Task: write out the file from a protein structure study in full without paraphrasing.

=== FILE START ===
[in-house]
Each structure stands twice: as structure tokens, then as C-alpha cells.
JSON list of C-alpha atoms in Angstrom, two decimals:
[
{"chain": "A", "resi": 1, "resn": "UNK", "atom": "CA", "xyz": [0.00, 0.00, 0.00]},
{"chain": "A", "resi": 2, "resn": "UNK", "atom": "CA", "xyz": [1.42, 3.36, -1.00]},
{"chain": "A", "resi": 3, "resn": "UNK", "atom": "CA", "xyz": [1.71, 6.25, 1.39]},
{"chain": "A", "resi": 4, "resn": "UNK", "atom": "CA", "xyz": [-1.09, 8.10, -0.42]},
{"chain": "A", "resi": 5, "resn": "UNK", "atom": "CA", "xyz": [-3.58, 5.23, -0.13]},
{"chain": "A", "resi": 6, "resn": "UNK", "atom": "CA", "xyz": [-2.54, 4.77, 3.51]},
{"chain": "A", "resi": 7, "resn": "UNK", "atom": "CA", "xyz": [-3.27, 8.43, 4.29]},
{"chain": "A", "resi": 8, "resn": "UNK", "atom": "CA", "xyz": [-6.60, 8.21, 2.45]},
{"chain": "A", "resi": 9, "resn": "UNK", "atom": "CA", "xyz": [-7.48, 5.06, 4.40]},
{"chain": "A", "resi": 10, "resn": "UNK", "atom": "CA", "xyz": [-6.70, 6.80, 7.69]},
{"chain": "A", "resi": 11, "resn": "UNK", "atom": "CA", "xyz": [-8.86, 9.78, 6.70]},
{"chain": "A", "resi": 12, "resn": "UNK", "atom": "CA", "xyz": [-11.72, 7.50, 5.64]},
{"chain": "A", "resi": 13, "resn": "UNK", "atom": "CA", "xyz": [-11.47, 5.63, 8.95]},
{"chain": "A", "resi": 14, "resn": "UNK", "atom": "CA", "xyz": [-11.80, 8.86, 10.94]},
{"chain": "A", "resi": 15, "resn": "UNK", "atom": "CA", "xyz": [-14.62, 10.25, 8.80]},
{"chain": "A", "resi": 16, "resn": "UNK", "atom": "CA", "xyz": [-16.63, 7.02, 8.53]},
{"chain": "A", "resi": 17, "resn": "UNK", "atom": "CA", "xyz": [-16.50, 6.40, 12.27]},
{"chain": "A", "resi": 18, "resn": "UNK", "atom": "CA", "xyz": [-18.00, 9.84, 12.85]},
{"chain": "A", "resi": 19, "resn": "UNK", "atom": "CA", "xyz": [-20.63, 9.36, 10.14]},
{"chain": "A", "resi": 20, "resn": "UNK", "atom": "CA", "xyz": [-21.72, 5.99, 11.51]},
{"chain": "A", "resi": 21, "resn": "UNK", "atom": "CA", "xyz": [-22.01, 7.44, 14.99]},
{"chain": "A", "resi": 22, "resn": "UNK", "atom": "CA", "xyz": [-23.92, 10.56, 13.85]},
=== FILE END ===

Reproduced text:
[in-house]
Each structure stands twice: as structure tokens, then as C-alpha cells.
JSON list of C-alpha atoms in Angstrom, two decimals:
[
{"chain": "A", "resi": 1, "resn": "UNK", "atom": "CA", "xyz": [0.00, 0.00, 0.00]},
{"chain": "A", "resi": 2, "resn": "UNK", "atom": "CA", "xyz": [1.42, 3.36, -1.00]},
{"chain": "A", "resi": 3, "resn": "UNK", "atom": "CA", "xyz": [1.71, 6.25, 1.39]},
{"chain": "A", "resi": 4, "resn": "UNK", "atom": "CA", "xyz": [-1.09, 8.10, -0.42]},
{"chain": "A", "resi": 5, "resn": "UNK", "atom": "CA", "xyz": [-3.58, 5.23, -0.13]},
{"chain": "A", "resi": 6, "resn": "UNK", "atom": "CA", "xyz": [-2.54, 4.77, 3.51]},
{"chain": "A", "resi": 7, "resn": "UNK", "atom": "CA", "xyz": [-3.27, 8.43, 4.29]},
{"chain": "A", "resi": 8, "resn": "UNK", "atom": "CA", "xyz": [-6.60, 8.21, 2.45]},
{"chain": "A", "resi": 9, "resn": "UNK", "atom": "CA", "xyz": [-7.48, 5.06, 4.40]},
{"chain": "A", "resi": 10, "resn": "UNK", "atom": "CA", "xyz": [-6.70, 6.80, 7.69]},
{"chain": "A", "resi": 11, "resn": "UNK", "atom": "CA", "xyz": [-8.86, 9.78, 6.70]},
{"chain": "A", "resi": 12, "resn": "UNK", "atom": "CA", "xyz": [-11.72, 7.50, 5.64]},
{"chain": "A", "resi": 13, "resn": "UNK", "atom": "CA", "xyz": [-11.47, 5.63, 8.95]},
{"chain": "A", "resi": 14, "resn": "UNK", "atom": "CA", "xyz": [-11.80, 8.86, 10.94]},
{"chain": "A", "resi": 15, "resn": "UNK", "atom": "CA", "xyz": [-14.62, 10.25, 8.80]},
{"chain": "A", "resi": 16, "resn": "UNK", "atom": "CA", "xyz": [-16.63, 7.02, 8.53]},
{"chain": "A", "resi": 17, "resn": "UNK", "atom": "CA", "xyz": [-16.50, 6.40, 12.27]},
{"chain": "A", "resi": 18, "resn": "UNK", "atom": "CA", "xyz": [-18.00, 9.84, 12.85]},
{"chain": "A", "resi": 19, "resn": "UNK", "atom": "CA", "xyz": [-20.63, 9.36, 10.14]},
{"chain": "A", "resi": 20, "resn": "UNK", "atom": "CA", "xyz": [-21.72, 5.99, 11.51]},
{"chain": "A", "resi": 21, "resn": "UNK", "atom": "CA", "xyz": [-22.01, 7.44, 14.99]},
{"chain": "A", "resi": 22, "resn": "UNK", "atom": "CA", "xyz": [-23.92, 10.56, 13.85]},